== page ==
Freshly hung paintings line the walls alongside a daily schedule and classroom jobs display. A young child builds with Legos while another plays with sand at the sensory table.
It’s a typical September morning at Bank Street Head Start and the young students here are fully immersed in discovering new materials, settling into their routines, and getting to know their teachers and classmates.
Located in the East Village, the free preschool program for 3- and 4-year-olds serves 68 families each year and helps to prepare children for lifelong learning and success. With a 7:1 child-to-teacher ratio, Head Start offers a comprehensive, student-centered curriculum that focuses on social-emotional development, literacy and language, mathematics, science, physical development, and creative arts.
“Our curriculum is designed to nurture children’s natural curiosities and support the developmental needs of early childhood students,” said Edras D. De Jesús Jiménez, Director, Bank Street Head Start. “During the beginning of the school year, we help students and parents acclimate to their learning environment to support building trusting relationships and a foundation for each child’s education. We spend time helping children learn about their routines at school, developing a shared understanding of how to transition between activities, and encouraging parents to play an active role in our school community.”
To help establish classroom routines, teachers and students often sing songs together during activity transitions and participate in a daily meeting about the day’s schedule, which typically includes activities such as a movement, playground period, rest, play time, and story time.
The early months of the school year are especially important for the youngest students who are learning to separate from their parents—many for the first time. To support this adjustment, Head Start offers an extended drop-off period, allowing parents to transition out of the classroom slowly, at the child’s pace, to ensure that their child is ready for the day.
“At Head Start, teachers take time to form relationships with parents. Through observation of each student and an in-depth understanding of childhood development, we create activities that include the budding interests of children to encourage their excitement about learning,” added De Jesús Jiménez. “Teachers observe their students, engage meaningfully with them, cater to their zone of proximal development, and help stretch them to the next step through ongoing assessments and modifications.”
By working closely with families, Head Start teachers are able to gain a deeper understanding of how each child learns and create effective strategies for meeting students where they are in their development and helping them grow from there.
“We encourage parents to participate in all areas of their child’s educational growth and we provide the opportunities to do so. The school becomes part of the village that is needed to raise a child,” said Sylvie Hsiao-Yi Fan, Assistant Director, Bank Street Head Start, who is also the parent of a former Bank Street Head Start student. “Children benefit by seeing their caregivers participate in their school life by getting involved and supporting the value of education. When they see that their parents care about education and what they are doing in school, they are able to make the connection between school and home.”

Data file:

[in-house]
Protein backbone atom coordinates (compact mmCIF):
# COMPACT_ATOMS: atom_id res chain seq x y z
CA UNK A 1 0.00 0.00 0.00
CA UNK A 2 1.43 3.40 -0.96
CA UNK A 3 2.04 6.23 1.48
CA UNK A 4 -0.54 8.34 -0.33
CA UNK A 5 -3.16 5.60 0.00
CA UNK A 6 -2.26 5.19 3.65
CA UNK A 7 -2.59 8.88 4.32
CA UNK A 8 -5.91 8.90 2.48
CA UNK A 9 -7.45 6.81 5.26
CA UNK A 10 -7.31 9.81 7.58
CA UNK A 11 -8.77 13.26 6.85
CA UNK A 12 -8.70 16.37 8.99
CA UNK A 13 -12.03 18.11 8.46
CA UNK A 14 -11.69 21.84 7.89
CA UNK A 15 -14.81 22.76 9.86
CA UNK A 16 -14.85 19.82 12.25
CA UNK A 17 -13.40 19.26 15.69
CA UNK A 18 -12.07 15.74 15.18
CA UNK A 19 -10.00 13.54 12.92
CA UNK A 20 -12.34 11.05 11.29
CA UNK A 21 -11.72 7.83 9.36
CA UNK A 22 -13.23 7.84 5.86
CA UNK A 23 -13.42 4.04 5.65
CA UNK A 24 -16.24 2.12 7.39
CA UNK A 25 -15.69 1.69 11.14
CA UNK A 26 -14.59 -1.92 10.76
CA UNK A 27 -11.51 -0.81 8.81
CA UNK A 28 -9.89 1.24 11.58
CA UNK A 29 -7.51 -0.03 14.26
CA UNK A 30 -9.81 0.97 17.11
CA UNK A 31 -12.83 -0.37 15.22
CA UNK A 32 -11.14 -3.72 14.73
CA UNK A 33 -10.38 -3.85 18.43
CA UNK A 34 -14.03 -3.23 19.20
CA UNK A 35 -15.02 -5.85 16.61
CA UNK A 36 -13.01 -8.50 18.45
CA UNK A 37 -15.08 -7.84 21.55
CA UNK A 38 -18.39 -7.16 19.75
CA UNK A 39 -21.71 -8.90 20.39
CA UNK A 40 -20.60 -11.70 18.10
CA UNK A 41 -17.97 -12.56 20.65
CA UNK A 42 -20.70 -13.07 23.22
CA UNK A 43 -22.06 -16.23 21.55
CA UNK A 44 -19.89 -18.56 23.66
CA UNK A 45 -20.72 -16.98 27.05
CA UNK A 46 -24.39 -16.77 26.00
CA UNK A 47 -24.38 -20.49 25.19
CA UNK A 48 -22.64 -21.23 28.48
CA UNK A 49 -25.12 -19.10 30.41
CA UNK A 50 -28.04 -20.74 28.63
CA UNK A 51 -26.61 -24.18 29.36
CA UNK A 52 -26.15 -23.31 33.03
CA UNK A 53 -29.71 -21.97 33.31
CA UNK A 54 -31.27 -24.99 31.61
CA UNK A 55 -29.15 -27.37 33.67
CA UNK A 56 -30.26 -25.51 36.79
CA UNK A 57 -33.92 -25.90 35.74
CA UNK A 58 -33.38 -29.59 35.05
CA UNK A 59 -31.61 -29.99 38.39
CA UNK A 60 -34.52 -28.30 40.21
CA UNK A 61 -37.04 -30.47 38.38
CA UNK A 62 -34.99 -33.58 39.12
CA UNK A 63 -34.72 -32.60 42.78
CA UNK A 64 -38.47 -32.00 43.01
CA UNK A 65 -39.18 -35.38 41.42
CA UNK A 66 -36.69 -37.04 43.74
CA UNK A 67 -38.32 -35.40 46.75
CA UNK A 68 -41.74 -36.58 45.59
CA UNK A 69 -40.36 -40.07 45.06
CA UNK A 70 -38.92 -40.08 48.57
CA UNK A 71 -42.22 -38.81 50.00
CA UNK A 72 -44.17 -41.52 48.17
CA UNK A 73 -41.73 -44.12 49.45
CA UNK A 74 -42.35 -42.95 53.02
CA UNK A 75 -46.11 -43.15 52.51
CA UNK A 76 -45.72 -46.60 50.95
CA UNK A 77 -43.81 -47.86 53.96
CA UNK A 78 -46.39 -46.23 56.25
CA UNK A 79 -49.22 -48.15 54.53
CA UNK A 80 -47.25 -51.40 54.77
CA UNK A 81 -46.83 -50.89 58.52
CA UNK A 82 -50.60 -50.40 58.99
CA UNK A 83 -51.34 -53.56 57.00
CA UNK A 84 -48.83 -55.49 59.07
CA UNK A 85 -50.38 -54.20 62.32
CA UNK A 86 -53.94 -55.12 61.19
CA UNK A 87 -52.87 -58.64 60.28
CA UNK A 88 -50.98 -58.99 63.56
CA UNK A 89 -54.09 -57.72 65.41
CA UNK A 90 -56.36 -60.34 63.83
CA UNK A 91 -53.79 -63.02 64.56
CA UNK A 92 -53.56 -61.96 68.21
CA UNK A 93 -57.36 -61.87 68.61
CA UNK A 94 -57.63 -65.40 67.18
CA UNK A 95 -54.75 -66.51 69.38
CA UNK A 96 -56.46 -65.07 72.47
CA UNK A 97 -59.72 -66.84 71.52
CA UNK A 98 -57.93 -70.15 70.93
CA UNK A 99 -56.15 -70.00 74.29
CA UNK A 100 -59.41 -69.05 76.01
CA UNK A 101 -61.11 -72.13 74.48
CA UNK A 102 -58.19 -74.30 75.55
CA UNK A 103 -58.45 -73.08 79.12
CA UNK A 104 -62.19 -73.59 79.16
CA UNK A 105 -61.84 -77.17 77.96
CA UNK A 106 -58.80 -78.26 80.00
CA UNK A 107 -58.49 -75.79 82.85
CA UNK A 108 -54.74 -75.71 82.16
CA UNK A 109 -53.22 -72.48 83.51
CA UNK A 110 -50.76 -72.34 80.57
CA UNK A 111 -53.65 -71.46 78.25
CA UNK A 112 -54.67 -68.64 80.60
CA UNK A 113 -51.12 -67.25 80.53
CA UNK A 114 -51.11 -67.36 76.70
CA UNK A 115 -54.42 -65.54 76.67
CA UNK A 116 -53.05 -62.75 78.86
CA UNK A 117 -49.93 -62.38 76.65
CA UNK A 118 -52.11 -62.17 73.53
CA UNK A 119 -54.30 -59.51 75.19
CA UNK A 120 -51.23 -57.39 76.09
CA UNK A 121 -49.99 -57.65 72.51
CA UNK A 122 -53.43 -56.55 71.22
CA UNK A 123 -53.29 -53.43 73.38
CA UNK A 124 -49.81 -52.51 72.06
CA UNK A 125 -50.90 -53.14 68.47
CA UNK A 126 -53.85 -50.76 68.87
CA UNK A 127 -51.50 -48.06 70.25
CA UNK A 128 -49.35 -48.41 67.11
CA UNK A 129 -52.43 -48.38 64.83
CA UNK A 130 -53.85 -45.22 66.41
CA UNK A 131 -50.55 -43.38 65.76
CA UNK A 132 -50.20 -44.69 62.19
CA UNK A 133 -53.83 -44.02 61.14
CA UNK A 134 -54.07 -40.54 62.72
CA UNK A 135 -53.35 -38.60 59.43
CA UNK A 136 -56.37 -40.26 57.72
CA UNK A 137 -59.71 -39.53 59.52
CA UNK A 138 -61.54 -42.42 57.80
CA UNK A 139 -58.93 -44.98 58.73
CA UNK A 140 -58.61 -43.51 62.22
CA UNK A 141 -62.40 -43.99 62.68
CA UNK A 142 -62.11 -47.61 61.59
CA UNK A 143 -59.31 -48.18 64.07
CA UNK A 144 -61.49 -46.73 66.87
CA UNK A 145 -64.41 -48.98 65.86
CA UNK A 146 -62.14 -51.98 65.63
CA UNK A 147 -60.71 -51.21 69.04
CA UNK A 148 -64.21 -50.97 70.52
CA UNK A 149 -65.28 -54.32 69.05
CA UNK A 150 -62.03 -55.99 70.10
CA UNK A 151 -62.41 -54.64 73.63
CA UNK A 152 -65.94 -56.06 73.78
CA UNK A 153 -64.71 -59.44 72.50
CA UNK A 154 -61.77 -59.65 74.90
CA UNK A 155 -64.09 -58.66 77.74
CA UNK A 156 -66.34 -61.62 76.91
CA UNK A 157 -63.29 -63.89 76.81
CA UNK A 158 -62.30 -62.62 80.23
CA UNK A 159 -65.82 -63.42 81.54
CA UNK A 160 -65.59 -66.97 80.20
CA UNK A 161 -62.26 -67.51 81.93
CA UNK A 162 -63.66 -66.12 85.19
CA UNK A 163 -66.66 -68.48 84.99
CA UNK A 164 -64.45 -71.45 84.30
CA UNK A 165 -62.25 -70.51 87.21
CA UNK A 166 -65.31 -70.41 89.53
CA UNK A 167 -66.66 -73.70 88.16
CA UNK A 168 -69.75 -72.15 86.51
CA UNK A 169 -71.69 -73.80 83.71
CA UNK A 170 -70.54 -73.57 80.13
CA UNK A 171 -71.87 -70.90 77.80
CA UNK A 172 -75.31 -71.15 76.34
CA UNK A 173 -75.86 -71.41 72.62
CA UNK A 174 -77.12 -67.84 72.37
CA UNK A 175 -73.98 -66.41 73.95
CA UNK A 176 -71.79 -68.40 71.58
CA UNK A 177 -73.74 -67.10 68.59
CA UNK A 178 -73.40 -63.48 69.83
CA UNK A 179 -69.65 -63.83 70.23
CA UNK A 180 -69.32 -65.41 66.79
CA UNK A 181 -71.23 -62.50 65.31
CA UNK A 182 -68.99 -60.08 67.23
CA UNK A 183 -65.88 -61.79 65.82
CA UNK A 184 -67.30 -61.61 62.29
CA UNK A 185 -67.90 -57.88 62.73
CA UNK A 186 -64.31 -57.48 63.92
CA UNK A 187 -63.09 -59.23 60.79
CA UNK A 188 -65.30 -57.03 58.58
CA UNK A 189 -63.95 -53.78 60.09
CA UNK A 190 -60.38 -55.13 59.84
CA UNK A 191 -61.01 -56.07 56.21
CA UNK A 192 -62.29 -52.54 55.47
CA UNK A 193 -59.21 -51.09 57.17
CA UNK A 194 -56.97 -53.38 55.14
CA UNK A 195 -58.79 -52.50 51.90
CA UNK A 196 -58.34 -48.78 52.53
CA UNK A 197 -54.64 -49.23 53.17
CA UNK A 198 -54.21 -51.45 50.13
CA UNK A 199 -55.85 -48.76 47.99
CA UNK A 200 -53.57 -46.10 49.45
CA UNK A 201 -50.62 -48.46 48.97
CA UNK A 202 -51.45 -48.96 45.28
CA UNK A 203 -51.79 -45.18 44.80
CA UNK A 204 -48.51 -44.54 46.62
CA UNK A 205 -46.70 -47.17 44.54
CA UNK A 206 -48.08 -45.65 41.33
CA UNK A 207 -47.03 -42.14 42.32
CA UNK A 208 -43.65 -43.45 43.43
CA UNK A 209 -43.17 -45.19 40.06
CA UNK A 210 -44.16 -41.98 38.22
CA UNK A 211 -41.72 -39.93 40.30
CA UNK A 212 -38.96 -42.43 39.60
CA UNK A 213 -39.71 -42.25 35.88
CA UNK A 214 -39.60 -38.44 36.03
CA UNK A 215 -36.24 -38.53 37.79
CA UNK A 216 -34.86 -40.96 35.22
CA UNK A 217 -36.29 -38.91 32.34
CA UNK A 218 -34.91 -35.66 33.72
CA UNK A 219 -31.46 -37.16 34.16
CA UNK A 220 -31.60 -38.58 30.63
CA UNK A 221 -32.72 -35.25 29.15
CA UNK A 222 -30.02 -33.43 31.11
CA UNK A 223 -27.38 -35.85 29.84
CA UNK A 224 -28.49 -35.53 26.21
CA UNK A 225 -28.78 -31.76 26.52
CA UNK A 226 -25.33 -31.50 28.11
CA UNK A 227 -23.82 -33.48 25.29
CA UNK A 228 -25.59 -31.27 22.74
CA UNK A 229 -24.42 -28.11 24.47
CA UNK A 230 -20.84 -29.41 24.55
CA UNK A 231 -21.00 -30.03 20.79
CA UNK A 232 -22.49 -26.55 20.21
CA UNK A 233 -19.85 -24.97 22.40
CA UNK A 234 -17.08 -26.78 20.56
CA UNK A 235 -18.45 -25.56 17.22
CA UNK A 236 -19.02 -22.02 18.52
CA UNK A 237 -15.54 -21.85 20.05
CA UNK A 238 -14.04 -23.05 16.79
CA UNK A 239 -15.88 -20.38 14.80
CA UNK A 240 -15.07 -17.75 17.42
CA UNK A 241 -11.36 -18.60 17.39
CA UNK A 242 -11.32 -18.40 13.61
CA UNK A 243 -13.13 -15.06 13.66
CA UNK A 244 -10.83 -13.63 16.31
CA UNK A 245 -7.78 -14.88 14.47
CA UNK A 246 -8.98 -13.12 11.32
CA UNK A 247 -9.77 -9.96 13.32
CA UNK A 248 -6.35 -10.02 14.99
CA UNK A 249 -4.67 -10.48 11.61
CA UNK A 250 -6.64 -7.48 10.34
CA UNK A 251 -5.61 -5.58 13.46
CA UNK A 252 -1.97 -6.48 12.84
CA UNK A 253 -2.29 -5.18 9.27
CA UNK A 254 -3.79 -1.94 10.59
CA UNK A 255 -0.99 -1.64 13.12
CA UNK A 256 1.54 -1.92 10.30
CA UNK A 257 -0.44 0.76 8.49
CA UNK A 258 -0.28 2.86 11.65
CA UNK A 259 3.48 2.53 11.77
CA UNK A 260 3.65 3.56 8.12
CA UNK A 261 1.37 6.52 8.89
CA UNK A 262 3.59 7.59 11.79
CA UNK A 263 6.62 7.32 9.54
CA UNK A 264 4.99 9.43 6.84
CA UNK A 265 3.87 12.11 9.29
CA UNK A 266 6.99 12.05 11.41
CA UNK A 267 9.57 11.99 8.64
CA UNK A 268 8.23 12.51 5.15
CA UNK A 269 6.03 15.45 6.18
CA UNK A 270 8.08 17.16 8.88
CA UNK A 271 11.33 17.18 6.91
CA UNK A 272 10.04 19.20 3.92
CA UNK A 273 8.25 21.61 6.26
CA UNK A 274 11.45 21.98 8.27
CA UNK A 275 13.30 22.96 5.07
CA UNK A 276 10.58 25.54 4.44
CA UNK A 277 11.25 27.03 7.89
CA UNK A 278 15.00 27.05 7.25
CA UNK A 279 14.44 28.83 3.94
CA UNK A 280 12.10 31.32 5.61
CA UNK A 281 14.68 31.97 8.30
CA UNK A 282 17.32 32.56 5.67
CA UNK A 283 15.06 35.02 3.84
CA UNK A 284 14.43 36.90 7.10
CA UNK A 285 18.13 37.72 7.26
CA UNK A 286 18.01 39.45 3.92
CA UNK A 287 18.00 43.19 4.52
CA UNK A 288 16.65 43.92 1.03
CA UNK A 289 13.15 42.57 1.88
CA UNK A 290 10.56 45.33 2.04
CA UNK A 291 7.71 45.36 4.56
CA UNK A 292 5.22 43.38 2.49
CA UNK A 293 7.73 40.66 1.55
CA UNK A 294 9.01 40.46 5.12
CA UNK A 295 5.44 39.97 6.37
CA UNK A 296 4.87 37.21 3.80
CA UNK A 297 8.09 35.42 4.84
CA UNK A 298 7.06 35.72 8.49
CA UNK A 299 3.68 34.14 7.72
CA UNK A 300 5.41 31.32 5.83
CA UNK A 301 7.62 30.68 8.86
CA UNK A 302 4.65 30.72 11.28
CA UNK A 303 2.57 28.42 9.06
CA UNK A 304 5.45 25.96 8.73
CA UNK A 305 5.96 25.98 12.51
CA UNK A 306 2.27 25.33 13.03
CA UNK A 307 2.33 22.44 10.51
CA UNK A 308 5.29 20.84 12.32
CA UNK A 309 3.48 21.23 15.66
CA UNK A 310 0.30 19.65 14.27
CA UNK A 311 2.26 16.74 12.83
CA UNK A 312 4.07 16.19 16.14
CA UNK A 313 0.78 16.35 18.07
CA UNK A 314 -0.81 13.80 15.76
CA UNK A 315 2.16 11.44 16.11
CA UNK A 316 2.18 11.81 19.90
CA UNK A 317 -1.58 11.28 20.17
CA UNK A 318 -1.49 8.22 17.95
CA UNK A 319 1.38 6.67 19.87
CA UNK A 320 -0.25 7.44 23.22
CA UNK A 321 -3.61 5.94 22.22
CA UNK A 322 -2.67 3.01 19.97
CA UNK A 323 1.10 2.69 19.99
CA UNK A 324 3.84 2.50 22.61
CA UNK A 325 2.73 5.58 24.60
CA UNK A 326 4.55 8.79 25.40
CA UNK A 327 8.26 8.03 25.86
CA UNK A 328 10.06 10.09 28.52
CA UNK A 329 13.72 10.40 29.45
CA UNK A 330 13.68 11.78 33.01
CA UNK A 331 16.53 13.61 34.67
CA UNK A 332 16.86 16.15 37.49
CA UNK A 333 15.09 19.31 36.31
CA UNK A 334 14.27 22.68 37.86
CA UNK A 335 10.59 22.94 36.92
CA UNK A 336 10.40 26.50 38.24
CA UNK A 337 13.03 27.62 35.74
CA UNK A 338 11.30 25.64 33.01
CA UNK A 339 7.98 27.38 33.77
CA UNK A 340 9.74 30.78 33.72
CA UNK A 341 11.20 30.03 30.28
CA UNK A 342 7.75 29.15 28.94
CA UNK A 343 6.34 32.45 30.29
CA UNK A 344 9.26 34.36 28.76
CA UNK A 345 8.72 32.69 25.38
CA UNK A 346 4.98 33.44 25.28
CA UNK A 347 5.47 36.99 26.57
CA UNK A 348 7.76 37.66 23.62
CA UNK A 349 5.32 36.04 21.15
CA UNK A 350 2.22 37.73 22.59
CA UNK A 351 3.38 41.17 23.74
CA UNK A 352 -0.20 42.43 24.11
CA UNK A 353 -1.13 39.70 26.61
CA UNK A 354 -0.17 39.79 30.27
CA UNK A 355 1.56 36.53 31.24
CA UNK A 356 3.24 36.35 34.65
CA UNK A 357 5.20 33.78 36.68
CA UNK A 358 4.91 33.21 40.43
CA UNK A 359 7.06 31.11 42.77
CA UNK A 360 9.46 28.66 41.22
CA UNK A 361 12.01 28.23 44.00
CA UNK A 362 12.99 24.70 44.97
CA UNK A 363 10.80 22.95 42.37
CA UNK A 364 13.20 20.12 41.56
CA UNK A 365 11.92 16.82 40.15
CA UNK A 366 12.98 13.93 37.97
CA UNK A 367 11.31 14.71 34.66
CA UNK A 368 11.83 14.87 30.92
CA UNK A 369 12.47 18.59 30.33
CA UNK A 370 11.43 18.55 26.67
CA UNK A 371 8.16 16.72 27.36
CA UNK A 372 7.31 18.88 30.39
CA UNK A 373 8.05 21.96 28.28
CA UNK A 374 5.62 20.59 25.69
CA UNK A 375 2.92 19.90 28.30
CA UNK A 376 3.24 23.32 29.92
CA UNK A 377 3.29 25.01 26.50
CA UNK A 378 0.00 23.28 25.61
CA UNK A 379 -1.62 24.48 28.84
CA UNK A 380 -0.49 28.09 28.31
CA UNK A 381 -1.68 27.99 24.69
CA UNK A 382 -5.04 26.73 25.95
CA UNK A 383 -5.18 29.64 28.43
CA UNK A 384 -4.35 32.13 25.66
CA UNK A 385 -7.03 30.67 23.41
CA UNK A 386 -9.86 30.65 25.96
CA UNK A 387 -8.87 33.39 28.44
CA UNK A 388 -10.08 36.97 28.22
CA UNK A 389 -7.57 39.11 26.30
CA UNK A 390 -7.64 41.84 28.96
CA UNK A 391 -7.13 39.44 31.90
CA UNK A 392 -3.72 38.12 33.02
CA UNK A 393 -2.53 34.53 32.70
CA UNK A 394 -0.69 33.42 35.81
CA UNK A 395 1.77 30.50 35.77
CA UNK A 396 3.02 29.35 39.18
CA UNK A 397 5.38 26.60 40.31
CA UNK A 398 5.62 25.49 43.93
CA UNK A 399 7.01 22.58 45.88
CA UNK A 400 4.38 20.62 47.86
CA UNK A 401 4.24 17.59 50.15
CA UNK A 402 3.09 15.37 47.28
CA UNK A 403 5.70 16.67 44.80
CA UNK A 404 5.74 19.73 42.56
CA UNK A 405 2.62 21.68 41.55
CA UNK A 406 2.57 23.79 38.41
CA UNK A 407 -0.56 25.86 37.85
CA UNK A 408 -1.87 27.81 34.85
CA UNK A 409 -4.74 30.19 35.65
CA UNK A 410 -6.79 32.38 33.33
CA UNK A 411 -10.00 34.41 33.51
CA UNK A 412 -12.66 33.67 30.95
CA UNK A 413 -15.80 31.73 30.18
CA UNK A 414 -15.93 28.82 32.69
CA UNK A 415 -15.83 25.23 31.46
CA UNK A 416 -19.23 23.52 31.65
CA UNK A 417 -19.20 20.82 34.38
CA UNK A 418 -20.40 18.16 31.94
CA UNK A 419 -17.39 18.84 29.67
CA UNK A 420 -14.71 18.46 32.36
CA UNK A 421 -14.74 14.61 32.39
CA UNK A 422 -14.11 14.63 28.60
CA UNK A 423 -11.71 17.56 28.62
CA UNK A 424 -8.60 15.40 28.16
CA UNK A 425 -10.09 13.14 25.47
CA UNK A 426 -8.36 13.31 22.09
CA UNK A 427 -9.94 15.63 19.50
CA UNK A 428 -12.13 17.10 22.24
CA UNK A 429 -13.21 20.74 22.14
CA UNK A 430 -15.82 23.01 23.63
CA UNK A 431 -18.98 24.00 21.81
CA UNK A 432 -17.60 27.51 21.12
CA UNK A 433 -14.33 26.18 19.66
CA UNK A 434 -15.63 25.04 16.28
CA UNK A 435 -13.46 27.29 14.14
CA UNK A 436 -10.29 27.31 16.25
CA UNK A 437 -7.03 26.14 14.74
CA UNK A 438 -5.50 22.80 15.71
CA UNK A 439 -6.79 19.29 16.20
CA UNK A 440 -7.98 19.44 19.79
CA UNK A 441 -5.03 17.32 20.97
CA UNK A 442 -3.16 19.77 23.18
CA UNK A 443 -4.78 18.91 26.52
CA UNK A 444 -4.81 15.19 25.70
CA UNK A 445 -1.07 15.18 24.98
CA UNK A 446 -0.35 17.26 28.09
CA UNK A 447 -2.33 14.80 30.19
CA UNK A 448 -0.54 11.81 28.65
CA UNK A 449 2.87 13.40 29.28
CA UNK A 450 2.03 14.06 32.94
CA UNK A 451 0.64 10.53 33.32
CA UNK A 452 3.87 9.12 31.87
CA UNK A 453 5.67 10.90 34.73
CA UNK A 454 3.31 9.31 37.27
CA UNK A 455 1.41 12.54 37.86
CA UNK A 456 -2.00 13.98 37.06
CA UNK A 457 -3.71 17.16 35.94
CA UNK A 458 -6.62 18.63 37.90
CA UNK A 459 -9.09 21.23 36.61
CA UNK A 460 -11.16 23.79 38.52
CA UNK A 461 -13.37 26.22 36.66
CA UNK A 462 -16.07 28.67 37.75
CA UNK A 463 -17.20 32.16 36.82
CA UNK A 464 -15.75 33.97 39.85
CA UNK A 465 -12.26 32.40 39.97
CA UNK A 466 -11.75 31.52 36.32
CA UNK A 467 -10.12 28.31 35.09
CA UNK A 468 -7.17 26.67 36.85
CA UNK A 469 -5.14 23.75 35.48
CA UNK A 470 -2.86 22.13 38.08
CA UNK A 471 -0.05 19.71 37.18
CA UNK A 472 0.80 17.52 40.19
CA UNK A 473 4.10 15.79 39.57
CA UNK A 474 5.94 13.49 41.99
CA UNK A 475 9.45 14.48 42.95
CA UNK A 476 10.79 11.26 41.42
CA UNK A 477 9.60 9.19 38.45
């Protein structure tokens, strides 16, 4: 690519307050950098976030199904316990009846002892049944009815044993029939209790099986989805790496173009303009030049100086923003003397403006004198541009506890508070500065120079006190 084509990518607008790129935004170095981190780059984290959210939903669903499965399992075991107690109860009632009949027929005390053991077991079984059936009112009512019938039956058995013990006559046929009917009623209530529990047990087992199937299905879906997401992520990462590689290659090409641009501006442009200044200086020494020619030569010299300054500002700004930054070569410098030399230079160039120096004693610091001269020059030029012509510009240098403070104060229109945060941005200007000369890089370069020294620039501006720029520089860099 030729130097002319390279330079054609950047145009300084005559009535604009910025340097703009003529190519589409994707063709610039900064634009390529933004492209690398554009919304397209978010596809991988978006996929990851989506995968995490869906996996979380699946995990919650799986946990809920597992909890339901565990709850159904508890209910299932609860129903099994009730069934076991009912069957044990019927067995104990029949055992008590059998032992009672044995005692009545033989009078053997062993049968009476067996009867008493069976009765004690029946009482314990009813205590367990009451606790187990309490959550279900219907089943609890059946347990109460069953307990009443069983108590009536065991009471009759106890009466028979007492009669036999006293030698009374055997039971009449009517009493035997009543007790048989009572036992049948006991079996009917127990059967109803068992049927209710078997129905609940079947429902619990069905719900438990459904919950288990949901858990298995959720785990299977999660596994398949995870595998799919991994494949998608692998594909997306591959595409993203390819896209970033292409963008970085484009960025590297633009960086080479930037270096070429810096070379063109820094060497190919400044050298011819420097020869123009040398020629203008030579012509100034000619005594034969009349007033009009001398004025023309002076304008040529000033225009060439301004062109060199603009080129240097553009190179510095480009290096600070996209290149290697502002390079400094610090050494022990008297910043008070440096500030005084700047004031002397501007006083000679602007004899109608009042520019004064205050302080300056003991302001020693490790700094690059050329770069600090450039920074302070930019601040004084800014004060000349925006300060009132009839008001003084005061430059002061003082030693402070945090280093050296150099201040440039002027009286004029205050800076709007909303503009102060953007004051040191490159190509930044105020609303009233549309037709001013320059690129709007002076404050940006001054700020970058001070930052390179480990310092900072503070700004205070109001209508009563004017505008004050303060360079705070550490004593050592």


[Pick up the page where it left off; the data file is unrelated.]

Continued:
Opportunities to volunteer at the school, attend workshops on topics such as nutrition, participate in the Family Thriving Support Group and/or Fathers Group, and enjoy community partnership initiatives including a library card program for New York City families, are available to parents.
Founded in 1964, Head Start was designed to provide preschool children of low-income families with a comprehensive early childhood program. Bank Street and its former president, John Niemeyer, played an integral role in the nation’s formation of the program by helping to create regulations for Project Head Start. Additionally, the first Head Start concept paper, written by staff in the United States Office of Economic Opportunity, pointed to Bank Street classrooms as a model for Head Start classrooms.
“I look forward to helping give families access to a wonderful education for their child and take their first steps toward advocating for their child’s educational career,” said De Jesús Jiménez, who joined Bank Street Head Start this year after the retirement of Steven Antonelli, former Director, Bank Street Head Start.
“As director of the program for many years, Steven Antonelli was a wonderful, caring, and responsive leader who, as a musician, brought music and much joy to the school. Parents have described how he helped them over the years—how he was always available to listen to their ongoing challenges and to guide and be there for them and for their children,” said Fern Khan, Dean Emerita, Bank Street’s former Division of Continuing Education, and current Trustee. “Families have said they are so grateful for the high-quality education their children experienced at Bank Start Head Start.”